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The State of Data Quality Today
Dave Waddington By: Dr Dave Waddington, Senior VP and Head of Research, The Information Difference
Published: 17th July 2009
Copyright The Information Difference © 2009
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The topic of business data quality has been with us for decades. Given the large number of vendor offerings dedicated to resolving data quality (DQ) issues, one might be forgiven for believing that the problems have all but been resolved. A glance through the current literature reveals, however, that the problem of poor data quality is still very much alive.

Has the state of data quality in organizations improved over the past two decades? Or is data management, and data quality in particular, still in a ghastly state with organizations and senior management feeling that the problem is overwhelming? Despite the clear concerns from business and a plethora of software vendors, there is surprisingly little concrete information available regarding the state of data quality in business.

At The Information Difference we believe it is important for both organizations and vendors to understand the current state of data quality in organizations. We have therefore conducted a survey, sponsored by Pitney Bowes Business Insight and Silver Creek Systems, aimed at gaining deeper insight into the views of businesses regarding their current or planned data quality initiatives.

Some 193 respondents completed the survey from all around the world, the majority from Europe (47%) and North America (44%). A high proportion (39%) of the respondents were from companies having annual revenues greater than US $ 1 billion; respondents represented a wide spectrum of industries.

Some of the main findings from the survey are summarized below:

  • One third of respondents rate their data quality as poor at best and only 4% as excellent. Fully half considered their data quality as good, although this may be somewhat over-optimistic when set against other results from the survey. For example one respondent told us “Poor data quality and consistency has led to the orphaning of $32 million in stock just sitting in the warehouse that can’t be sold since it’s lost in the system.”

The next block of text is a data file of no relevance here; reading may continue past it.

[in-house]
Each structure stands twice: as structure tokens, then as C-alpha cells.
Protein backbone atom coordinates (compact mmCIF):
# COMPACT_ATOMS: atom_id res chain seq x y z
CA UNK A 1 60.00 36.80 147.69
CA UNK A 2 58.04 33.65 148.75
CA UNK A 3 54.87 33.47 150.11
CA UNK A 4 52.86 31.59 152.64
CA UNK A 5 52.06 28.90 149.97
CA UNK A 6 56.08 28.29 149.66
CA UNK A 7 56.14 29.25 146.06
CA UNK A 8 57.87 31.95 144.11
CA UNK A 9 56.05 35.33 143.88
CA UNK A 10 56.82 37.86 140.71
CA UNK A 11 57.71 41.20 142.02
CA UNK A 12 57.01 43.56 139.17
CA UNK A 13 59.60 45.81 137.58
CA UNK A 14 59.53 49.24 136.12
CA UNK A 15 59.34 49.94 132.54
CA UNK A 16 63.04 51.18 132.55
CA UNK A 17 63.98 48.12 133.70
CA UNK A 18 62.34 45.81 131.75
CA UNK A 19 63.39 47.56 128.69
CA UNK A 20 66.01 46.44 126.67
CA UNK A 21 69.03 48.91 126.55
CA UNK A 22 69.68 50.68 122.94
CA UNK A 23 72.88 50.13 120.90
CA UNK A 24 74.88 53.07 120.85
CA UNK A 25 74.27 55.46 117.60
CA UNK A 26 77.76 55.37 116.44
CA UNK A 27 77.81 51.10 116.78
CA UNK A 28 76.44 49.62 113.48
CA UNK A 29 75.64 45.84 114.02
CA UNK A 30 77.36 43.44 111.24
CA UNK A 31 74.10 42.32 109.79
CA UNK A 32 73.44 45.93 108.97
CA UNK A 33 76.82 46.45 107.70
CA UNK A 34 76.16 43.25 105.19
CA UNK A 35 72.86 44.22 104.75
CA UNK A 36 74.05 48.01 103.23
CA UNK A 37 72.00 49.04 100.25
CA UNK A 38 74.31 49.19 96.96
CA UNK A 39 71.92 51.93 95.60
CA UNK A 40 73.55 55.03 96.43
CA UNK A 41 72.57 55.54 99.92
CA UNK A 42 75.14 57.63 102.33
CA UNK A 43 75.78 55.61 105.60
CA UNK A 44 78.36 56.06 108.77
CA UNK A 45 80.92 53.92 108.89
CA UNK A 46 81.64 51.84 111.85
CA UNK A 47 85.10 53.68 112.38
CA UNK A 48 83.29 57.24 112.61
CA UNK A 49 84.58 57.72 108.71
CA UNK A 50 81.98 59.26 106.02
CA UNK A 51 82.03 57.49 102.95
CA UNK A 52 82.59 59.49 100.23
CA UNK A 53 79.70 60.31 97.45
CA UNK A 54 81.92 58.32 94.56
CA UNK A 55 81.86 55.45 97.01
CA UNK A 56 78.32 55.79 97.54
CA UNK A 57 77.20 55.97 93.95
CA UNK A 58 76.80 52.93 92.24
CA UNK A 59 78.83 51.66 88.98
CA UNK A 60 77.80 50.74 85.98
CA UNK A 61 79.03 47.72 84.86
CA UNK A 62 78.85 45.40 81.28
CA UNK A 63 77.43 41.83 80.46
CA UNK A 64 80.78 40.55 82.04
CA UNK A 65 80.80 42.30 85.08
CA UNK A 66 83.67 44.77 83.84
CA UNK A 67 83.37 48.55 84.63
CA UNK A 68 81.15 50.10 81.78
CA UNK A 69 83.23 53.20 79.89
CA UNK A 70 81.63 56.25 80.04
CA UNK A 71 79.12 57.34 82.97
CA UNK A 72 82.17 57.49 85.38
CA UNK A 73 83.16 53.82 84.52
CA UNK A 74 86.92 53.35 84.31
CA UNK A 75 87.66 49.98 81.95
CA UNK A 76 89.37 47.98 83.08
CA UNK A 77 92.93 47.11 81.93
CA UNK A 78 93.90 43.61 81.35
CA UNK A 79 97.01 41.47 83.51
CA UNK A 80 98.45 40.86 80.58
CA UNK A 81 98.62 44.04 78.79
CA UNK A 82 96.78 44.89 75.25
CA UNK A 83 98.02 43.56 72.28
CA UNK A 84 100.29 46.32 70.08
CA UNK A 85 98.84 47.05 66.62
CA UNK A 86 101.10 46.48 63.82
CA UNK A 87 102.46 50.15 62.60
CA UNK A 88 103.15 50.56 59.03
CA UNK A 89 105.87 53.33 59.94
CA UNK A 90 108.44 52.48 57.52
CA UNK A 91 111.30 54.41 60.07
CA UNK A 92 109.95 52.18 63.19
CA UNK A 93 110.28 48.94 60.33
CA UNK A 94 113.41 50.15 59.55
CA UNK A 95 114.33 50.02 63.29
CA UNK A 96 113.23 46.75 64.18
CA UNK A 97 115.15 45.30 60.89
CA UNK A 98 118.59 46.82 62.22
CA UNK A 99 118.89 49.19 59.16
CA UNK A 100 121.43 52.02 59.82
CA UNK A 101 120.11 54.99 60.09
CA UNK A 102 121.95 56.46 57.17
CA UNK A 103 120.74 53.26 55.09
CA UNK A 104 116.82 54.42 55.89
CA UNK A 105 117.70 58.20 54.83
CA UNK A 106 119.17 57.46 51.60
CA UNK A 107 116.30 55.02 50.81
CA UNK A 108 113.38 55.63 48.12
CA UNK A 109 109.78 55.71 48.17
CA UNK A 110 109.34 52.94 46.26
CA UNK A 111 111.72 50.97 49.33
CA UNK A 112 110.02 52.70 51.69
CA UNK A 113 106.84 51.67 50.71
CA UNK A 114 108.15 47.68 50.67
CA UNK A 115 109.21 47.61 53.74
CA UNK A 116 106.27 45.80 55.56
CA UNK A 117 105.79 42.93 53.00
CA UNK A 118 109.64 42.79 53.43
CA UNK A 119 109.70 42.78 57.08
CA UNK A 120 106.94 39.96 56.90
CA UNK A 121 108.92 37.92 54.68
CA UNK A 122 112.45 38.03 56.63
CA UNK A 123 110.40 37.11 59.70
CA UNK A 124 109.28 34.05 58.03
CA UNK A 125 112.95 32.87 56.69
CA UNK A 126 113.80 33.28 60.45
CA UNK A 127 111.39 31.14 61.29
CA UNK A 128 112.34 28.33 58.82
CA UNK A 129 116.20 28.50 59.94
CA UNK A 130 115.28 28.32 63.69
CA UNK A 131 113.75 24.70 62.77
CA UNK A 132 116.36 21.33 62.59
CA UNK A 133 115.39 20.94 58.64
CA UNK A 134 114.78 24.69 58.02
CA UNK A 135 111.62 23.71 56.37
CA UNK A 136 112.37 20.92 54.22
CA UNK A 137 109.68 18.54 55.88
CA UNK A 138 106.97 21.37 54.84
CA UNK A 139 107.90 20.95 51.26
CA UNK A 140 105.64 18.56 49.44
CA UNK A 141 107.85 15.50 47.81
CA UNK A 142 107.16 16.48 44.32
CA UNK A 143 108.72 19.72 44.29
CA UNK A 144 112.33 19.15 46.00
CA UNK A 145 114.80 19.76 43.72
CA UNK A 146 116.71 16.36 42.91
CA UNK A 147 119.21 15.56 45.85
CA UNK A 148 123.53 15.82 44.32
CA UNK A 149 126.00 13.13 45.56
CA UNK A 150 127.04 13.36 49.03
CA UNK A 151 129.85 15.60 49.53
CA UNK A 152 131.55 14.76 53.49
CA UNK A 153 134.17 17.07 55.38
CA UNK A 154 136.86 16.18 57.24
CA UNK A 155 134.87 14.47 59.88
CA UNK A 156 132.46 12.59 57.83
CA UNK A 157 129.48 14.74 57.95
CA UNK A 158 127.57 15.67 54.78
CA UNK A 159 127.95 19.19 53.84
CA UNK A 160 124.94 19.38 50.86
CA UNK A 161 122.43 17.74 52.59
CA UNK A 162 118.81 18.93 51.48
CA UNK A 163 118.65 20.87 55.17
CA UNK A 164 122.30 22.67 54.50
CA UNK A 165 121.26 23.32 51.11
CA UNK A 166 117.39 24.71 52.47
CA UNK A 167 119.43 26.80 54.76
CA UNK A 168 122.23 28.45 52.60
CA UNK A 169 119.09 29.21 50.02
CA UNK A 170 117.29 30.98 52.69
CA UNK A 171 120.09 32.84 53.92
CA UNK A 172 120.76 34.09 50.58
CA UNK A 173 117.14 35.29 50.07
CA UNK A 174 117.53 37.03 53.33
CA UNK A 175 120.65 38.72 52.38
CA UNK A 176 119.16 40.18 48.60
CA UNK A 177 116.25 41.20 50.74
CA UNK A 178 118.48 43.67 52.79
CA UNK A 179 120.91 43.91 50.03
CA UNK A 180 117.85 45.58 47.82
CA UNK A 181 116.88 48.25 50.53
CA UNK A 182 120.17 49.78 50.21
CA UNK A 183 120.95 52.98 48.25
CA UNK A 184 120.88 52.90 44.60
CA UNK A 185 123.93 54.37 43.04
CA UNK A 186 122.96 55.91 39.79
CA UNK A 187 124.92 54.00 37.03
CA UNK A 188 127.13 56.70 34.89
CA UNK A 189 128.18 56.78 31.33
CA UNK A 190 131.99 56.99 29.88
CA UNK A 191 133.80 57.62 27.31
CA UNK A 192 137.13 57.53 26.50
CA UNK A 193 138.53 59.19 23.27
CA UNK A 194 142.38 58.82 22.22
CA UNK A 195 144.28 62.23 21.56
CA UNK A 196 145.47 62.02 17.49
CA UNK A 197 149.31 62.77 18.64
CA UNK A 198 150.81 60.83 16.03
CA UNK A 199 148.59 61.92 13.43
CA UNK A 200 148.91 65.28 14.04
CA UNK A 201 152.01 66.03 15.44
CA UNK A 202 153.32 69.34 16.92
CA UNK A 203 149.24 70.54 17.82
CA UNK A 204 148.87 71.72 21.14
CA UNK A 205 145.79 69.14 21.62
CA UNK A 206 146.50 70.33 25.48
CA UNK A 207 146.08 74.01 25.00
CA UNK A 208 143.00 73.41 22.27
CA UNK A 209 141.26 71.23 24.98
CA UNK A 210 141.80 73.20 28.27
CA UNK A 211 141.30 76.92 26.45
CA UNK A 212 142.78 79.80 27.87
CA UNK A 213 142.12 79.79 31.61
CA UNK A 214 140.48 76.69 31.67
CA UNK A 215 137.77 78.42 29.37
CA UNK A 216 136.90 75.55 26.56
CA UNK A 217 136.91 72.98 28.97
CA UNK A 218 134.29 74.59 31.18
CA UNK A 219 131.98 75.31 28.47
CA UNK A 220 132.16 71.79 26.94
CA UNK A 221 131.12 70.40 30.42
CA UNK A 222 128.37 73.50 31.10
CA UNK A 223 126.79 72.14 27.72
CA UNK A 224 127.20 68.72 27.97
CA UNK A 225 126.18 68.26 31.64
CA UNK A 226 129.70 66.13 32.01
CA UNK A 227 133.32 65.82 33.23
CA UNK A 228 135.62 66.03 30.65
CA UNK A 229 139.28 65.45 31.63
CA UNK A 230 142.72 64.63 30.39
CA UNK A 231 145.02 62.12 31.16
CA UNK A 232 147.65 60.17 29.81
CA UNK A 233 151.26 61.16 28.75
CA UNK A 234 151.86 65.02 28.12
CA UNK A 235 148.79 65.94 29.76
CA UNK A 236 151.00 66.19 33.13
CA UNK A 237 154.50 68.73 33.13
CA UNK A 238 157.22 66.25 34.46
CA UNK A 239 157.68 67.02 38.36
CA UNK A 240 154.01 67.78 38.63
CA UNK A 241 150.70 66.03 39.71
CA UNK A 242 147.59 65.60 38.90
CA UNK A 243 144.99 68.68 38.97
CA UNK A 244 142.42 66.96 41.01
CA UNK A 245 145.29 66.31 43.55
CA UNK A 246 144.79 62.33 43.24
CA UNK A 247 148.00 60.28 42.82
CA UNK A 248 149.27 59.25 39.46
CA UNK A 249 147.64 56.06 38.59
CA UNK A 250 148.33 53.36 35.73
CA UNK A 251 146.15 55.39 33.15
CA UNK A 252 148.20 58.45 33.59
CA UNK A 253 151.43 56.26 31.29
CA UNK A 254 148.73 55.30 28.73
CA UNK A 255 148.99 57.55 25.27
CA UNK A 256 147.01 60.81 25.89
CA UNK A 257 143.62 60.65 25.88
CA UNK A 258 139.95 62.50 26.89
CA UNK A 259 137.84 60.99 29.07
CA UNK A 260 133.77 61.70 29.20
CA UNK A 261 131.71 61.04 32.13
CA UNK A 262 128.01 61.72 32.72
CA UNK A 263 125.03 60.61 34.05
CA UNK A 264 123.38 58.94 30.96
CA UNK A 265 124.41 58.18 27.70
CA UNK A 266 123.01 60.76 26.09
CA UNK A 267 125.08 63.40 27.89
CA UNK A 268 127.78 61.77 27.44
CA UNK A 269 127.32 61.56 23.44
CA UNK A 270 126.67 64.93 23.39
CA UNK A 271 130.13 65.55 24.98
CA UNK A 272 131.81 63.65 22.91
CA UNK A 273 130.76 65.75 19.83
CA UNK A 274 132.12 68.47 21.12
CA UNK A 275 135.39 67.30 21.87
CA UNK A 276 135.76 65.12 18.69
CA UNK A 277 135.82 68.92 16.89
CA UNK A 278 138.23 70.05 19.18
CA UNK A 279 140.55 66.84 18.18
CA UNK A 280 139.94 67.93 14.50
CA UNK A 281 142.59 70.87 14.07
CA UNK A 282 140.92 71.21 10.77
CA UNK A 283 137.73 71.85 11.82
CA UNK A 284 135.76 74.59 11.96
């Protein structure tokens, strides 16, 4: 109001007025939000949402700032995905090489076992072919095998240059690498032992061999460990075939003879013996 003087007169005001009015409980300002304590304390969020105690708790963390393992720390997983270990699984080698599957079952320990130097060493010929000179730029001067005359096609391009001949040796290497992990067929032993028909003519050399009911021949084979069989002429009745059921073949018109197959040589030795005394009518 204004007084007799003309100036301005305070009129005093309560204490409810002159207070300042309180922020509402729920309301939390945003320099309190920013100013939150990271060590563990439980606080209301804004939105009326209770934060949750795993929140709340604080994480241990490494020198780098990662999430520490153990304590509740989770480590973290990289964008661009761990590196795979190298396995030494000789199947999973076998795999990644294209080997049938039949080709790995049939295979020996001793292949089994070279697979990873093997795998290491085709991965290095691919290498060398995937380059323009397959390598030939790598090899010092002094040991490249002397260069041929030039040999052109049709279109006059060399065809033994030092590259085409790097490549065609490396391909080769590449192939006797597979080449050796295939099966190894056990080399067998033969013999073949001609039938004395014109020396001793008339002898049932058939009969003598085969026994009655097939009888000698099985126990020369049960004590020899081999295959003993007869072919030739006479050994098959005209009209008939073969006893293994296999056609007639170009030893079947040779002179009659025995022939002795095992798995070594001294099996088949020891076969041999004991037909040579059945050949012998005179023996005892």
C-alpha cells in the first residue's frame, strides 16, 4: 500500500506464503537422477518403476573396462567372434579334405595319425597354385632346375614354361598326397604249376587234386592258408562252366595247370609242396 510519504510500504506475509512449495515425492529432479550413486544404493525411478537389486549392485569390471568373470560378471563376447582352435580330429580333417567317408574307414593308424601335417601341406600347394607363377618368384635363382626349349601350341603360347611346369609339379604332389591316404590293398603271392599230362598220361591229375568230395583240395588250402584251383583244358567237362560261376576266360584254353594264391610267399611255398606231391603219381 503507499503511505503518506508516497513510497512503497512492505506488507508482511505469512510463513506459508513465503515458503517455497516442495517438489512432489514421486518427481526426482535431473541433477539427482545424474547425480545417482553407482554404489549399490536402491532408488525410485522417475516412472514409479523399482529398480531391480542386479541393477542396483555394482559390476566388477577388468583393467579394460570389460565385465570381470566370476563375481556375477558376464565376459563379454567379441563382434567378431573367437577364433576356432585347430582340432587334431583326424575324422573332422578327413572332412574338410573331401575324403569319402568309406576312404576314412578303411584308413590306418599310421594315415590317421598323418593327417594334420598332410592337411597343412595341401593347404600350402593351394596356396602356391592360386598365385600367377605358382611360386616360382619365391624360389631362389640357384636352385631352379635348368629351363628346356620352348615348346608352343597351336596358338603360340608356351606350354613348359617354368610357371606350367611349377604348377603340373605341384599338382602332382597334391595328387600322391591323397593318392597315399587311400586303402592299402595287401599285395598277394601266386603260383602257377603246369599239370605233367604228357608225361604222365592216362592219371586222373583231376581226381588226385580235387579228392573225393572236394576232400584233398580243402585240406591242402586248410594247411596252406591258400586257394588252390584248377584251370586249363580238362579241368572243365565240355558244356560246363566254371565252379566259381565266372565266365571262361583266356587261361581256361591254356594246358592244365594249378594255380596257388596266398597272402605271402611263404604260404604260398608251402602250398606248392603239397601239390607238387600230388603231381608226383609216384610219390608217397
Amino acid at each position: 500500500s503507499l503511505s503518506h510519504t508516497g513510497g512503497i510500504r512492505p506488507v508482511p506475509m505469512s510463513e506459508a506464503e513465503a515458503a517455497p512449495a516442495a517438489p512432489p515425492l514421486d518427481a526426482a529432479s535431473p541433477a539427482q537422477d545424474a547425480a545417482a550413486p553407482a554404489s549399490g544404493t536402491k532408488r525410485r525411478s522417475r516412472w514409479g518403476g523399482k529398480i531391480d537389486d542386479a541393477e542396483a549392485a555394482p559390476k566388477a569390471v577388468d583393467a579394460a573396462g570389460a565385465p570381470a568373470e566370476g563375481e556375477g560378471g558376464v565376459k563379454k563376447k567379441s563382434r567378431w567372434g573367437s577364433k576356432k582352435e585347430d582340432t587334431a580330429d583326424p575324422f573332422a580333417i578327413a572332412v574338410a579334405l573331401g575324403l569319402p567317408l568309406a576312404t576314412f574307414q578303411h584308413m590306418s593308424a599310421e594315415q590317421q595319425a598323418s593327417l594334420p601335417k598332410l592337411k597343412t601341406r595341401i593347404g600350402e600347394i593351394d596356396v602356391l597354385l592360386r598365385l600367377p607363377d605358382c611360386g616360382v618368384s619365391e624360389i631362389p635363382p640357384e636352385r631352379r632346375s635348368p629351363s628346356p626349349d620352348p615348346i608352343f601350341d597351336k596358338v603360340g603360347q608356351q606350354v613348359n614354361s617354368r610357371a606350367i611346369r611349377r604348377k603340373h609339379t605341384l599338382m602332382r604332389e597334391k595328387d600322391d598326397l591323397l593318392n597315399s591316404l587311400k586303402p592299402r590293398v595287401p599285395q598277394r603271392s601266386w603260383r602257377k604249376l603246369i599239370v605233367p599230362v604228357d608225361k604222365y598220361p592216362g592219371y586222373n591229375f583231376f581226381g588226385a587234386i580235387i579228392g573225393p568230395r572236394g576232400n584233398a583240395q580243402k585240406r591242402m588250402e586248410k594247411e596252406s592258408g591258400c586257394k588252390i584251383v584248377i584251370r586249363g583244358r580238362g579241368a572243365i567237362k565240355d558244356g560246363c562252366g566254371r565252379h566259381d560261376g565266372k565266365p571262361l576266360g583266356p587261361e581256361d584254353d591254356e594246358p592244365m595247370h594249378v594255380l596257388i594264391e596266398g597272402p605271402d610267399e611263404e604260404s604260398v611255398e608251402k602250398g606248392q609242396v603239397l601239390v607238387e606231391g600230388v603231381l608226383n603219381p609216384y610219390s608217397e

• 63% have no idea what poor data quality may be costing them.
  • Surprisingly, 17% have no plans at all to start a data quality initiative, compared with 37% who currently have some form of data quality initiative in place. The remainder plan to introduce data quality in the next one to three year period.
  • Some two-thirds plan for, or currently have, data quality spanning either the entire enterprise or one or more lines of business.
  • A remarkable 81% say that their data quality is focused wider than just “name and address” yet this latter is the area in which most (>90%) vendors currently have their base!
  • The top three data areas for DQ were ranked as: 1) product data; 2) financial data; 3) name and address data. It is interesting that financial data occupies second place but virtually no current DQ vendors specialize in this area. Product data is rated as a higher priority than customer name and address, yet only a few data quality vendors specialise in dealing with product data quality.
  • The top two barriers to adopting data quality were: Management does not see this as an imperative and It’s very difficult to present a business case. This is interesting given that the majority (63%) have not attempted to calculate the cost of data errors.

Published by: IT Analysis Communications Ltd.
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